4 Tips for Surviving a Financial Crisis

Written By Jeff Hindenach
Last updated December 4, 2019

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Personal Finance
July 21, 2015

Simple. Thrifty. Living.

A financial crisis can build up slowly over time or come out of the blue, but it always demands a smart and swift response. There are plenty of effective techniques for restoring your financial health, and it’s important to use every tool at your disposal. Here are four of the best tips to help you survive a financial crisis.

If debt is dramatically eating into your finances and you can’t make the minimum payments, it’s time to get proactive. You can request placement in your lender’s “hardship” program, which allows them to lower your monthly payments or offer other methods to help you handle your debt. Many credit card companies and mortgage lenders have these programs available. They are related to debt-management programs, where you can slash your interest rate if you sign up for a creditor plan that withdraws a certain amount of money from your bank account each month.

Many people have difficulty adjusting when a financial crisis hits suddenly, so making a budget that includes some sacrifices is essential. Cut down on eating out, start shopping at thrift stores, make coffee at home, and use coupons as much as possible. You should focus on only paying for essentials like utilities, rent, food, mortgage payments and insurance costs.

For many, a financial crisis arises from losing a job or long-term unemployment. It’s important not to become despondent over your job loss and instead immediately file for unemployment, explore your professional network for opportunities, quickly file new job applications, and enroll in the Consolidated Omnibus Budget Reconciliation Act (COBRA) plan to extend your employer’s health coverage. Although the premium may be higher than before, it will still be cheaper than paying for insurance on your own. Don’t be afraid to apply to the Supplemental Nutrition Assistance Program (SNAP) to help you handle food costs.

You may have debt tied to collateral such as your car. Whenever there is an “involuntary” repossession, you will be hit with collection fees. By participating in a “voluntary” repossession and giving up your collateral preemptively, you can avoid many of the negative penalties.

When dealing with possession agencies and credit card companies, it’s a good idea to first speak with a credit counselor. Many belong to non-profit organizations like consumer protection agencies and offer free services. He or she can help guide you through any tough decisions like bankruptcy and debt settlement options.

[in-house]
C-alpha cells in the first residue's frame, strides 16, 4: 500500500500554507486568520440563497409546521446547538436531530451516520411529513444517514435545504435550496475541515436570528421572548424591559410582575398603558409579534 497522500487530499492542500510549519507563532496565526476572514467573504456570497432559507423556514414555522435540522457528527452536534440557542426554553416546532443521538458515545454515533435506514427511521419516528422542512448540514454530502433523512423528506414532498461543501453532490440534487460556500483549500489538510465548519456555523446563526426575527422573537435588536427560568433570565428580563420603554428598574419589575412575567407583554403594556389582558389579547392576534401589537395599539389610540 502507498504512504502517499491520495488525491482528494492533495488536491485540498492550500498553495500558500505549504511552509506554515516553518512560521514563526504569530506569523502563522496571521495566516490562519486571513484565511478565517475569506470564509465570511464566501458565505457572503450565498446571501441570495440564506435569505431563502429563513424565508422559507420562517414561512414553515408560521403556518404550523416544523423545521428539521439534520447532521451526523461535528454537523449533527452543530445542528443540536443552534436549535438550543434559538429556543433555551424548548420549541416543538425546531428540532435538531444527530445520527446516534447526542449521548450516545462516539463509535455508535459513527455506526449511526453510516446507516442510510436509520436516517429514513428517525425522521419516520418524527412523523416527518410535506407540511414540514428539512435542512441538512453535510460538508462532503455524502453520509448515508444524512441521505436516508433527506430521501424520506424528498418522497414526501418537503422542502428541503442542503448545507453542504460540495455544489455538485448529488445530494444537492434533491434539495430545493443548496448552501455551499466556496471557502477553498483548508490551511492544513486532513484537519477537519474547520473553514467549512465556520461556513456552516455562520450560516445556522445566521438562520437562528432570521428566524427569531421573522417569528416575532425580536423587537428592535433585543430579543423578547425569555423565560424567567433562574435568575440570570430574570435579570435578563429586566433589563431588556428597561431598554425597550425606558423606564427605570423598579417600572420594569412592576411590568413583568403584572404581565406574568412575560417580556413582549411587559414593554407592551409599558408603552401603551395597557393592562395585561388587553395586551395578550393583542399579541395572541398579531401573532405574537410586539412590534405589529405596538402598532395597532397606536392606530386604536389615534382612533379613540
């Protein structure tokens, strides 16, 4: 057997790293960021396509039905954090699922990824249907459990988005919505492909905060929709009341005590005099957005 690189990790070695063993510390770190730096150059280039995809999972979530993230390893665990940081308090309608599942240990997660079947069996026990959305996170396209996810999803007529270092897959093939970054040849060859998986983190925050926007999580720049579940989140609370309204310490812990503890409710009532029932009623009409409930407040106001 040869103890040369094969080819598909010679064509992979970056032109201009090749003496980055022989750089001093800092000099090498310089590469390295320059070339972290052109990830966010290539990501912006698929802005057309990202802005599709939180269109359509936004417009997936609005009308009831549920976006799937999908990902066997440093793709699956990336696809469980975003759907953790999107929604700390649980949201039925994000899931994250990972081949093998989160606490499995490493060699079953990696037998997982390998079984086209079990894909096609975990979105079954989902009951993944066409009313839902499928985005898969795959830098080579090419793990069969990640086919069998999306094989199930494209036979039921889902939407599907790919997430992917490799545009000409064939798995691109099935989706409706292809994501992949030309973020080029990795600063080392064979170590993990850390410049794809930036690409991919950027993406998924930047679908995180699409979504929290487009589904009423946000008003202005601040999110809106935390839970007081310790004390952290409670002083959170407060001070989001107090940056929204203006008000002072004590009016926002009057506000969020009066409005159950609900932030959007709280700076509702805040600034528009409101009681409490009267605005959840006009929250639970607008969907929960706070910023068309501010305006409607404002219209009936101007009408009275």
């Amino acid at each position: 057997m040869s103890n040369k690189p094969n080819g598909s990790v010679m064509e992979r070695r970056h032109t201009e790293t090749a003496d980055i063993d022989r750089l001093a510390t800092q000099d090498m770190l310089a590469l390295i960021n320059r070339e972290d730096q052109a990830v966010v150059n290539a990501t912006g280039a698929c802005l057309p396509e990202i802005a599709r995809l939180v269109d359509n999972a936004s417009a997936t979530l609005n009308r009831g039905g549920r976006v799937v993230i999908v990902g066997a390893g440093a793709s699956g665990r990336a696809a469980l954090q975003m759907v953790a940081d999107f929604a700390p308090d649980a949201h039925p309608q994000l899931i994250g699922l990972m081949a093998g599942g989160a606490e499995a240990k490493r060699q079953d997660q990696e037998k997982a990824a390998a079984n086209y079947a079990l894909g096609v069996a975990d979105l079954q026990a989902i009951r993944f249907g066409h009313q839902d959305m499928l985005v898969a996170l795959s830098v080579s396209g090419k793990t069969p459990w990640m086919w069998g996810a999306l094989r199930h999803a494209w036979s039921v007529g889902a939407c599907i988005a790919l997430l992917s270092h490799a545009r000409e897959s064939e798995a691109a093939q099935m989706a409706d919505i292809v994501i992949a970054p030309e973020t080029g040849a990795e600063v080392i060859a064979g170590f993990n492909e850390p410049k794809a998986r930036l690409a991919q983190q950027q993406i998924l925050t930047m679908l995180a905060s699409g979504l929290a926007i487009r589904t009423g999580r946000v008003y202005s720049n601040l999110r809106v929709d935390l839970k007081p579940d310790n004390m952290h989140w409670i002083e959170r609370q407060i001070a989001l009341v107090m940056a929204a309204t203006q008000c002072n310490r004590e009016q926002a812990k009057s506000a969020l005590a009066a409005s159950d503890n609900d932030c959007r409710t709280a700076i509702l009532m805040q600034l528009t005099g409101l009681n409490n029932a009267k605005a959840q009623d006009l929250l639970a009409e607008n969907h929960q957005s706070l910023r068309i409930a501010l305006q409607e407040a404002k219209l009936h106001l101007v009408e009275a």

Ultimately, nobody wants to go through a personal financial crisis. But, if you do, it’s the time to take your financial future into your own hands.

During a financial crisis, your credit score could take a huge hit. Most negative items stay on your credit report for 7 years (and bankruptcies can last longer), so the effects of this crisis can be felt for years later. If your score has suffered, here are some tips to help you raise it up again:

  • If possible, pay off as much debt as possible. The amount of debt you carry has a direct impact on your credit score.
  • Make sure there are no mistakes on your credit reports, and if there are, file the proper paperwork with the credit bureaus to get them fixed.
  • Open a new credit card that reports to all three bureaus. The amount of credit you have on-hand also directly impacts your credit score.
  • Credit repair companies will contest negative items on your credit reports in order to get them removed. This strategy doesn’t always work for everyone, but if you really need to raise your score, it can be worth a shot.

About the Author

Jeff Hindenach

Jeff Hindenach is the co-founder of Simple. Thrifty. Living. He graduated from Bowling Green State University with a Bachelor's Degree in Journalism. He has a long history of financial journalism, with a background writing for newspapers such as the San Jose Mercury News and San Francisco Examiner, as well as writing on personal finance for The Huffington Post, New York Times, Business Insider, CNBC, Newsday and The Street. He believes in giving readers the tools they need to get out of debt.

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